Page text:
RESPONSE: Since animal manure and human sewage are composed of many different compounds and parameters, no single number can accurately represent the human population equivalent of swine. Each parameter represents a different equivalency factor, therefore a single number, without qualification, is irrelevant.  For example, one farm with 10,000 hogs produces the same volume of waste as a population of 550 people. This statistic highlights the fact that people use significant quantities of water for showers, cooking, dishwashing, laundry, etc which becomes wastewater when mixed with sewage.    However, because of this water dilution, human sewage is less concentrated than animal waste. On the basis of organics, one farm with 10,000 hogs produces as much BOD as a population of 46,000 people. On the basis of nutrients, one farm with 10,000 hogs produces as much nitrogen and phosphorus as a population of 25,000 people. On the basis of bacteria, one farm with 10,000 hogs produces as much fecal coliform bacteria as a population of 2,300 people.    These analyses compare the amount of unrecycled wastes leaving a residence with those leaving a hog production facility. They do not take into account collection and treatment processes or the fact that cities have other sources of waste from businesses and industries besides residential sewage.    [011016]

Livestock Manure Production Rates and Nutrient Content [96 KB pdf]- James C. Barker, Biological and Agricultural Engineering, NCSU; S. C. Hodges, Soil Science, NCSU; F. R. Walls, North Carolina Department of Agriculture & Consumer Services - Excellent information (North Carolina) on properties/characteristics of various types of livestock manures (animal source), and on manures from various types of storage and handling practices (piled, slurry, sludge, lagoons).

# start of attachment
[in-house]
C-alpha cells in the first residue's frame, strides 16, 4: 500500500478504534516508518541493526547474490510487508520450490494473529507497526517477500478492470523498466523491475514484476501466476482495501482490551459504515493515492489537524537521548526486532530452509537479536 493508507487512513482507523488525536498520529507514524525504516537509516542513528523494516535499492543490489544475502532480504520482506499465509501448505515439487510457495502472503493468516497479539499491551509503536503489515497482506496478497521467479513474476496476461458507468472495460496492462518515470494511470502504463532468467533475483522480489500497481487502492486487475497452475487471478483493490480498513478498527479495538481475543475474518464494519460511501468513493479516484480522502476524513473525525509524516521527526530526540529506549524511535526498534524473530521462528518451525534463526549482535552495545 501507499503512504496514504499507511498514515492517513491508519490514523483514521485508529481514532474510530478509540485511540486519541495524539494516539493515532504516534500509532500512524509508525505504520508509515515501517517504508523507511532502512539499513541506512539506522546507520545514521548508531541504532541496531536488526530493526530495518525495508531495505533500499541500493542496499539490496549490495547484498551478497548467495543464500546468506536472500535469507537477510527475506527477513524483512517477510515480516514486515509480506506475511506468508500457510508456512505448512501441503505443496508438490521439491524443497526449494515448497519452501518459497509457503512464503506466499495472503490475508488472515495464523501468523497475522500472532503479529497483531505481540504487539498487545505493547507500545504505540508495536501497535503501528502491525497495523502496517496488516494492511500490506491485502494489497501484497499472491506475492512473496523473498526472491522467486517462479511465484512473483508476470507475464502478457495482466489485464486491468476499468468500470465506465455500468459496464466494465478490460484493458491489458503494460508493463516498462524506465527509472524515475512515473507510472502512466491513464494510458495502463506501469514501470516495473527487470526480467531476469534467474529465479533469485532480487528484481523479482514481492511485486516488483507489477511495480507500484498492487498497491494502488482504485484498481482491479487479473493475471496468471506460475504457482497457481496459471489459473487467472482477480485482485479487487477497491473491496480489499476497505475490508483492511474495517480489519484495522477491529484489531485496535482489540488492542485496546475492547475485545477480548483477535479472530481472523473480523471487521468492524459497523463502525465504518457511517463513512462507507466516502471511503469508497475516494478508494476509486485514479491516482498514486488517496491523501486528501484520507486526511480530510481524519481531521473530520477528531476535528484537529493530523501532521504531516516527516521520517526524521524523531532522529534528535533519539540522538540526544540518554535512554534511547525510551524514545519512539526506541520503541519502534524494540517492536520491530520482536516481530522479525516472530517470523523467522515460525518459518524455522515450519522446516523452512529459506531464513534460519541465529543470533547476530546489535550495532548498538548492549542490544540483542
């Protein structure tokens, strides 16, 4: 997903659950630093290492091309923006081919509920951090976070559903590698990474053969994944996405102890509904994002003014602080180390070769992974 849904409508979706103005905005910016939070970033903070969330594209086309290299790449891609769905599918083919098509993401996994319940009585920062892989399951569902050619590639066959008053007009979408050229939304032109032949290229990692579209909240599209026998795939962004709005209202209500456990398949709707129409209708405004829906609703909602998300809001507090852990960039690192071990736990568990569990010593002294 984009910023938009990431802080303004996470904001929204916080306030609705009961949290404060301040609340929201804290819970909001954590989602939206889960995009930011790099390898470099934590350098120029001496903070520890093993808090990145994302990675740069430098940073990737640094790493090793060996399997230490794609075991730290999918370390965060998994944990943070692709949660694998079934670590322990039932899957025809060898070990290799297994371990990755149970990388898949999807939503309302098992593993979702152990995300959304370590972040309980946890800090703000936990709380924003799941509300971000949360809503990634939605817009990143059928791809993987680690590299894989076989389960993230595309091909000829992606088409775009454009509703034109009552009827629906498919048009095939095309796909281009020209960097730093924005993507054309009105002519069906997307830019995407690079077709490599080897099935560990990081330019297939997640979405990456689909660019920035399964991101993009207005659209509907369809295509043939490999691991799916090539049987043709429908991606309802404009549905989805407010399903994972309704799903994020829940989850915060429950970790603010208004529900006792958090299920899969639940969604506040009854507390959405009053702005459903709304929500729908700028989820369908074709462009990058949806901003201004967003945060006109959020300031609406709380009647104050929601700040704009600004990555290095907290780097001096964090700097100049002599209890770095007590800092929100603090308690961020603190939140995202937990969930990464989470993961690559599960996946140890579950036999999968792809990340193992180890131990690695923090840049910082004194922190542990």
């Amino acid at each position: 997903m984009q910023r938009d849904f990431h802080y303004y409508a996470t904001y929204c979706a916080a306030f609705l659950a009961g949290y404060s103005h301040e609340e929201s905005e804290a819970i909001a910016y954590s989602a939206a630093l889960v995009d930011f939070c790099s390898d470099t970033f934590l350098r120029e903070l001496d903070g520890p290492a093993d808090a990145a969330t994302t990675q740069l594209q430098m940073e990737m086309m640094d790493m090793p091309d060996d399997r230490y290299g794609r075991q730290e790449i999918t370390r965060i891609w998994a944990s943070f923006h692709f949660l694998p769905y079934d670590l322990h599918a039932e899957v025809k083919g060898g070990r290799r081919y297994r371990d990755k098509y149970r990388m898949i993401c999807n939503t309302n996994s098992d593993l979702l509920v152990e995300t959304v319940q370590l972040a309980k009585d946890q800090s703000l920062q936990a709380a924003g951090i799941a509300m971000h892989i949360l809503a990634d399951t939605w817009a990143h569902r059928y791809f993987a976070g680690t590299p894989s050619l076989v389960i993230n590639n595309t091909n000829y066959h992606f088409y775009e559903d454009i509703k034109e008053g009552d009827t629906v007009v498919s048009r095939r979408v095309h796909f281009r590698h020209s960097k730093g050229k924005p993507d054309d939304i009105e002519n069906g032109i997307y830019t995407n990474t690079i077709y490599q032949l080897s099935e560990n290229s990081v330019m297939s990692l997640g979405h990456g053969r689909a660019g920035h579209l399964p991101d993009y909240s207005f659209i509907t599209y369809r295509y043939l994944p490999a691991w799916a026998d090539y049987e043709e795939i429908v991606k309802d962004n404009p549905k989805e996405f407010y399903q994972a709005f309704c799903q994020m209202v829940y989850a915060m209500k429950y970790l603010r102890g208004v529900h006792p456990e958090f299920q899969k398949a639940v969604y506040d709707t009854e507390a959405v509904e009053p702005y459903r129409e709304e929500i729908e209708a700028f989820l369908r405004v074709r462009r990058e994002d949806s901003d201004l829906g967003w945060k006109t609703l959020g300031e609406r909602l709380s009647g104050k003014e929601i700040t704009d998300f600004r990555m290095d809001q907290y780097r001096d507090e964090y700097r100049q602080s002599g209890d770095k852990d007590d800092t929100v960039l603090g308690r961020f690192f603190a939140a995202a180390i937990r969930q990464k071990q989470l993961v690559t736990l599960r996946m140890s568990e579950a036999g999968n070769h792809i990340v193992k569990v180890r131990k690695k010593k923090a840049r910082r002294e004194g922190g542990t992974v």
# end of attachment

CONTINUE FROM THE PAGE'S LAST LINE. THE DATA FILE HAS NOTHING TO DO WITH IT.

Comparison of storage, treatment, utilization, and disposal systems for human and livestock wastes (Nov. 2002) [2084 KB pdf]. Ron Fleming, and Marcy Ford, Ridgetown College, - U. of Guelph, Ridgetown, ON,  N0P 2C0 - The purpose of this report is to briefly describe the main systems in use today in Ontario (and in many other regions) and to put into perspective some of the features of the various systems used for human wastes and livestock manure.  

Animal Manure Data Sheet (EB1719) Cooperative Extension, Washington State University - Ronald E. Hermanson, P.E. and Prasanta K. Kalita;  Table 1 - Livestock manure production and properties;  Table 2 - Fertilizer nutrients in fresh manure Source: Adapted from American Society of Agricultural Engineers ASAE D384.1 and Midwest Plan Service MWPS-18  [Tables in pdf format 45 KB] (1994).

Using Composted Poultry Manure (Litter) in Mulched Vegetable Production. U. of Florida Cooperative Extension Service. See Table 1.  Average nutrient composition of poultry manures.

Phosphate recovery from animal manure: the possibilities in the Netherlands [396 KB pdf] (Nov. 1998) Van Ruiten Adviesbureau/Project bureau BMA, for CEEP  - purpose of the study is to gain an insight into the current level of knowledge and state of affairs concerning the amount of phosphate in animal manure and the available processing techniques, experience and prospects for the recovery of phosphate from manure. The subject is treated in terms of the types of manure produced by four categories of animals: cattle, veal calves, pigs and chickens. Good information on nutrient content in various livestock manures, and separation efficiencies.

  Taken from: Livestock Pathogens: a Natural Occurrence - FACT SHEET #10, Spring 2004, Manitoba Agriculture & Food
 
 
The Lowdown on Manure Production in Ontario. Ken McEwan, Ridgetown College, U. of Guelph (July 2003) 

Table 1. Tillable Acreage and Application of Liquid and Solid Manure in Six Counties or Regions of Ontario

Area Name Total Tillable Area (Acres) Area Under Liquid Manure
(% of Tillable Land)
Area Under Solid Manure
(% of Tillable Land)
Niagara
167,735
 4.8
15.8
Oxford
376,111
11.6
12.3
Wellington
387,954
9.0
20.5
Perth
445,719
12.3
16.9
Huron
615,522
7.0
12.9
Bruce
449,159
3.5
21.3
 

 

Anaerobic Digestion of Animal Wastes: Factors to Consider (Farm Energy Technical Note)- John Balsam,National Sustainable Agriculture Information Service - This publication provides an introduction to the technology, with discussion of the digestion process; production, uses, and risks of bio-gas; digester design considerations; and system costs. Useful tables and further resources are included [pdf version 232 KB].